I like the idea that you can live in France and write. Do you find that your environment has an effect on your writing, or your view of literature?
Definitely. I have literally no literary frame of reference here. It means I can really focus in on whatever I am writing and become submerged in the characters and their world. I have a terrible tendency to see literary works in isolation. I pick up Annie Proulx or Philip Roth without really placing them within a context of other work or how they relate to one another. It is sort of childish and unacademic. This is certainly worsened by being quite isolated from an literary culture. I live in a tiny village. There isn’t much hanging about cafes talking about poetry…
Can you talk a little about some of your favourite European novels?
I’ve just finished reading Suite Francaise. I could not separate it from the writer and her life and I was simply awed by her human capacity to understand the other at a time when dehumanisation was the overriding force. It reminded me of one of the fundamentals of writing, which is empathy. It’s something that is easy to forget when you get caught in all the political implications; yet here is a deeply political book that is not political at all; an intensely humane portrait of people caught up in horrendous forces. The book was raw and unpolished, which made it all the more intimate. The experience of reading it felt half voyeuristic and half ennobling. It left me really humbled, not as a writer but as a person witnessing the immense human capacity of another.
Does living in France then cause certain social performances, both in France and in Ireland? When I lived in Germany a lot of people associated me with “Ireland”, and I felt a certain pressure to represent the country that I had never felt before.
I live in a tiny village with an aging population and a very patriarchal culture. I am known as my partner’s ‘femme’ and my children’s ‘mere.’ I have a circle of friends with whom this is not the case, and amongst them I don’t really feel like the ‘Irish woman,’ though I am told the villagers call our family ‘Les Irlandais’ and I am supposed to be offended by this, but I really don’t mind. Somehow, not being from here, none of this bothers me much. I am content to have a few close friendships and to be perceived through this terribly patriarchal gaze. I feel an almost documentarian detachment from it. If anything, being Irish in France allows a certain freedom. I excuse everything by being Irish. In Ireland we do not mop the floor twice a day or iron our husband’s shirts; in Ireland men share the housework, in Ireland we all have dishwashers… and so on. It is not terribly responsible of me but it makes life much easier.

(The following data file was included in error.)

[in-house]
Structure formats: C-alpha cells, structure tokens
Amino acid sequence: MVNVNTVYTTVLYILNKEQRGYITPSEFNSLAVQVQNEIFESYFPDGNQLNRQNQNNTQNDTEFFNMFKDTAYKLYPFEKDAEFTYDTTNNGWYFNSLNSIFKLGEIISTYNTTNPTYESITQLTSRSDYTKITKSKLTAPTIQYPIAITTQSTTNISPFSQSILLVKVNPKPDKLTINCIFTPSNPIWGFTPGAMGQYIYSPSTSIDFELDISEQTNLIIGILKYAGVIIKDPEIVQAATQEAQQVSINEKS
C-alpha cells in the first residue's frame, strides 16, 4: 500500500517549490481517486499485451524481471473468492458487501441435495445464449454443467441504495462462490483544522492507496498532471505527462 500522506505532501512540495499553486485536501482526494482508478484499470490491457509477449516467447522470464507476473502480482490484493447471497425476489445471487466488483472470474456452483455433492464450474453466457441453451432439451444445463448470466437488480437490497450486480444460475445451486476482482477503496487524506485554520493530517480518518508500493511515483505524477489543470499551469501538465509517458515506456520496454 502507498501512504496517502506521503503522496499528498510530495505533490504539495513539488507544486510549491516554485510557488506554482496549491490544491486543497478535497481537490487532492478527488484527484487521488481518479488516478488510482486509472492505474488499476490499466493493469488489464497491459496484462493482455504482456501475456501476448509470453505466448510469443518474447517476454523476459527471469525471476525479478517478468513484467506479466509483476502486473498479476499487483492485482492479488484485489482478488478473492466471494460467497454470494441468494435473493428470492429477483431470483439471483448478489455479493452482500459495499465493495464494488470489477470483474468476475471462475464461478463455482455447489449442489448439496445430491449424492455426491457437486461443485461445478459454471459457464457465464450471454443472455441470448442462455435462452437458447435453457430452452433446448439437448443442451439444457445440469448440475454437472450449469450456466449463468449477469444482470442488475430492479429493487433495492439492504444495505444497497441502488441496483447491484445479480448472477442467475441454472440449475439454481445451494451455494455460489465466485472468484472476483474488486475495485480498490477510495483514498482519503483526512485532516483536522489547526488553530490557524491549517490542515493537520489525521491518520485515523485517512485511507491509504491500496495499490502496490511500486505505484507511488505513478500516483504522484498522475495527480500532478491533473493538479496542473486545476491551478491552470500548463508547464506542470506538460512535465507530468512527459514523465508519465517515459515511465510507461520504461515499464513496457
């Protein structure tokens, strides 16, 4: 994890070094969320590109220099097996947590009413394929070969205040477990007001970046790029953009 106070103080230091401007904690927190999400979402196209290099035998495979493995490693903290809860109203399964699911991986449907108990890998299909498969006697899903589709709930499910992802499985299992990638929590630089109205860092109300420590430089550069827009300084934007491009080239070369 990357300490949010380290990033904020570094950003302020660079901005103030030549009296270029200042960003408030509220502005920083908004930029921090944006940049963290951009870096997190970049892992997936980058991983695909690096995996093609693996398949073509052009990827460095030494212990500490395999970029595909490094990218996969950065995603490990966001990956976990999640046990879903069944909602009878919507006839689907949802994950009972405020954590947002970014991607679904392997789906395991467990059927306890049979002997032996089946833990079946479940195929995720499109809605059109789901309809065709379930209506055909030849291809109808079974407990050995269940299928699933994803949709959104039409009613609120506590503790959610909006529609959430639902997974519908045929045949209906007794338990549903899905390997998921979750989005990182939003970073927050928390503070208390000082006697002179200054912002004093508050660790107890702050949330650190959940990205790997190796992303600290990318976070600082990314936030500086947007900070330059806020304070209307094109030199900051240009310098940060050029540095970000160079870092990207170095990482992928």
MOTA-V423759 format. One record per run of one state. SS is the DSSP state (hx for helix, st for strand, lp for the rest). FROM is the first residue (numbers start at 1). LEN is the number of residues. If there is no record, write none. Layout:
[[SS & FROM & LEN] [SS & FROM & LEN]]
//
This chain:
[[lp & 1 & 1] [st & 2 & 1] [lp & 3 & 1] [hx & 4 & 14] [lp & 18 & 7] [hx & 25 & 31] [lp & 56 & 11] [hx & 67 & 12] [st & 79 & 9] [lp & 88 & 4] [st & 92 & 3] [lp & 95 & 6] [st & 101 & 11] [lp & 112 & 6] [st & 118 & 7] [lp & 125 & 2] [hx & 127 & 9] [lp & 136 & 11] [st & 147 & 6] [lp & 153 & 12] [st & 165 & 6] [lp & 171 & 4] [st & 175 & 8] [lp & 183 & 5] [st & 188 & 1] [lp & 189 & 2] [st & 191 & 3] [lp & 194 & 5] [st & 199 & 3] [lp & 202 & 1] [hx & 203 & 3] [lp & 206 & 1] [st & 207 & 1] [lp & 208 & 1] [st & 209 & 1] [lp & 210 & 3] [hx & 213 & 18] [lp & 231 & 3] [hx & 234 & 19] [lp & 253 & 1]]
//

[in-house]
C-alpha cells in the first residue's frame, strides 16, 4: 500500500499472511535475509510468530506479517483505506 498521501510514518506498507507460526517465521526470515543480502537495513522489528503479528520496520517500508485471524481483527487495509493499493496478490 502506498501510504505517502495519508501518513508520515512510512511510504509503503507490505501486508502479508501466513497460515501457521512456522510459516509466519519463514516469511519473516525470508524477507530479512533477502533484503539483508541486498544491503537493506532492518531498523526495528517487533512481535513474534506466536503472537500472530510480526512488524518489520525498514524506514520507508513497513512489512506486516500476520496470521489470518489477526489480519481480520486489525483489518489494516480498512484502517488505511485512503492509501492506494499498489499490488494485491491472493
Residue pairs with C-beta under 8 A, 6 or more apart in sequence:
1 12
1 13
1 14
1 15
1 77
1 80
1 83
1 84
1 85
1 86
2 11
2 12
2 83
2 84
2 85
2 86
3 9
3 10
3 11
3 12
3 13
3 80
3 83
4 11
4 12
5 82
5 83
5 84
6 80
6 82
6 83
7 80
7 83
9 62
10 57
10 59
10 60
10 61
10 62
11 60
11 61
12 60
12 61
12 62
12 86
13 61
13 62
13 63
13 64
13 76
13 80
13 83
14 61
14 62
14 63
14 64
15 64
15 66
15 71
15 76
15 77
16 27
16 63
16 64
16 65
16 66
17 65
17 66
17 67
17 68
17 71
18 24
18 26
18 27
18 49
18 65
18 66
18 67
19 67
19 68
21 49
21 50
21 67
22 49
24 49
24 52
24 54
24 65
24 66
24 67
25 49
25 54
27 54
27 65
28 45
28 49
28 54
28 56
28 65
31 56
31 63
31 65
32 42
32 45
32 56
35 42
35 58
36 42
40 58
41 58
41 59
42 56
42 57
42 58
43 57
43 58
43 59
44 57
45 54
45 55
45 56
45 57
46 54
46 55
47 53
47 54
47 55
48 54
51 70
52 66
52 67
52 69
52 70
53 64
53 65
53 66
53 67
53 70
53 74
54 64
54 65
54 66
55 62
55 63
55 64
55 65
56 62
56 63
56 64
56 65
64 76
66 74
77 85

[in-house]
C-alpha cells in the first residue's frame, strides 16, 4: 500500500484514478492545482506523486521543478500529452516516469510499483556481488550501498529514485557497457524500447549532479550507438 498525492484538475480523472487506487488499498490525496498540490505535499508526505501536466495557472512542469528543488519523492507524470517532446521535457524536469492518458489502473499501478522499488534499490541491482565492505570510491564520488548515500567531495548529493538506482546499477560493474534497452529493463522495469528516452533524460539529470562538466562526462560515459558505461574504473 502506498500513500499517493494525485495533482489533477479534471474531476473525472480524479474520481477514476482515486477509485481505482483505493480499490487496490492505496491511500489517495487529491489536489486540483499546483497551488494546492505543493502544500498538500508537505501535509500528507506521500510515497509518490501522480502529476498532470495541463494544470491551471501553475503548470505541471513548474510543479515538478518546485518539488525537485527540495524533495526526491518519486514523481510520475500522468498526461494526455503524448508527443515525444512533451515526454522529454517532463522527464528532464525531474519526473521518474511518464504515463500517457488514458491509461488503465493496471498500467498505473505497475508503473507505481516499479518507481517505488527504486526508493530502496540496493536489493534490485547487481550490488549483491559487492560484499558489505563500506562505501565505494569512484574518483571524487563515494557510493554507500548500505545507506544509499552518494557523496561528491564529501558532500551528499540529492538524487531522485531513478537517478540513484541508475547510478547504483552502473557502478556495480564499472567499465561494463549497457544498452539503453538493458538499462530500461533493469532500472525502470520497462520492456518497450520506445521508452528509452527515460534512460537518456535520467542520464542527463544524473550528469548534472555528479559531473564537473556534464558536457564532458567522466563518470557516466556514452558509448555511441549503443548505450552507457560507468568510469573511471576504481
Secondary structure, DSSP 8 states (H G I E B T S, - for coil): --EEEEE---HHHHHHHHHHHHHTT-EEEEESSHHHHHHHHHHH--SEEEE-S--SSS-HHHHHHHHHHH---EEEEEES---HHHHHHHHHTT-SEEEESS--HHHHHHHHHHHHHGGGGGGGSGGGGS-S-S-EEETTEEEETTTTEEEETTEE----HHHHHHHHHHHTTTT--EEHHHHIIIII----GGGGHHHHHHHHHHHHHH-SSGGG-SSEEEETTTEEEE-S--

Do you consider yourself part of a new wave of Irish writing that has certain points of reference in common? What are those points of reference?
God no. I don’t. I’m sure from an aerial view my work has a context with other similar work but no, I really can’t see it that way. This is partly because I am totally out of touch with the ‘scene.’
Can you compare and contrast attitudes towards the arts in Ireland and France?
My experience of France is quite limited to a tiny country village. It is true that, in the absence of any art scene, being a writer neither carries the pressure nor the shame that it does in a more cosmopolitan setting. There is no theatre here, no art gallery, nothing, so the only frame of reference I have is the attitude to my own occupation. There is a really down to earth attitude here; you grow food and work to clothe your children so whatever you do is seen in that context. So I think it makes sense to people that I work as a copy editor, and my other writing is sort of met with a bewildered ‘Oh right…?’
But there isn’t that awful interrogation you get at home. ‘You’re a writer are you? What have you published? How did it do? What’s it about? Does it make money? My cousin wrote a novel…can you get it published for him?’
The book leaves out or rejects, much like Rob Doyle’s Here are the Young Men, “boring expositional detail” – which many readers expect from novels. Rather it reads very vividly. Can you talk a bit about “the state of literature” or what you would like to achieve with it in the future?
Thanks. I think I am too expositional so that is a very flattering comment! I think literature has to be different now, because there are so many new forms of communication. The pace has changed, the language has changed, and in a way you have to keep up with that. It is a wonderful thing, really, all this connectedness, but literature can be left floundering a bit. I think it needs to get a foothold in all this and really, I don’t know how it will do that, but I’m sure it will.
Without giving anything away, there is a scene in which a character accepts a beating by a group of lads for gender-related issues. He knows how the gender hierarchy works and he accepts his lot in this situation. Do you think that with the trans* movement and genderqueer characters coming to the fore, we are becoming more aware of how we can maneouvre through this hierarchy, or how we can change it?
I think we are still quite lost, I really do, but the degree to which gender is performance opens up such potential that it will have to change, simply through awareness.
You used to act, and this novel is very visual. Even its cover is obsessed with mirrors and cameras – has cinema or theatre influenced your writing or thinking at all?
I think so. More from the perspective of understanding the superficiality of identity and the effect that constant objectification and image-saturation has on identity.
Final question: what would you like to write next?
I’m almost finished my next novel. It’s about a family fighting over inheritance, but really it is about what the inheritance represents. I suppose it’s about parenthood – why we do it and what we reap for the labour; and about art, the opposite and parallel sort of lovelabour. It’s about the nature of sacrifice and love, maybe. I am terrible at talking about my own work, specially while I’m still writing it. Sorry.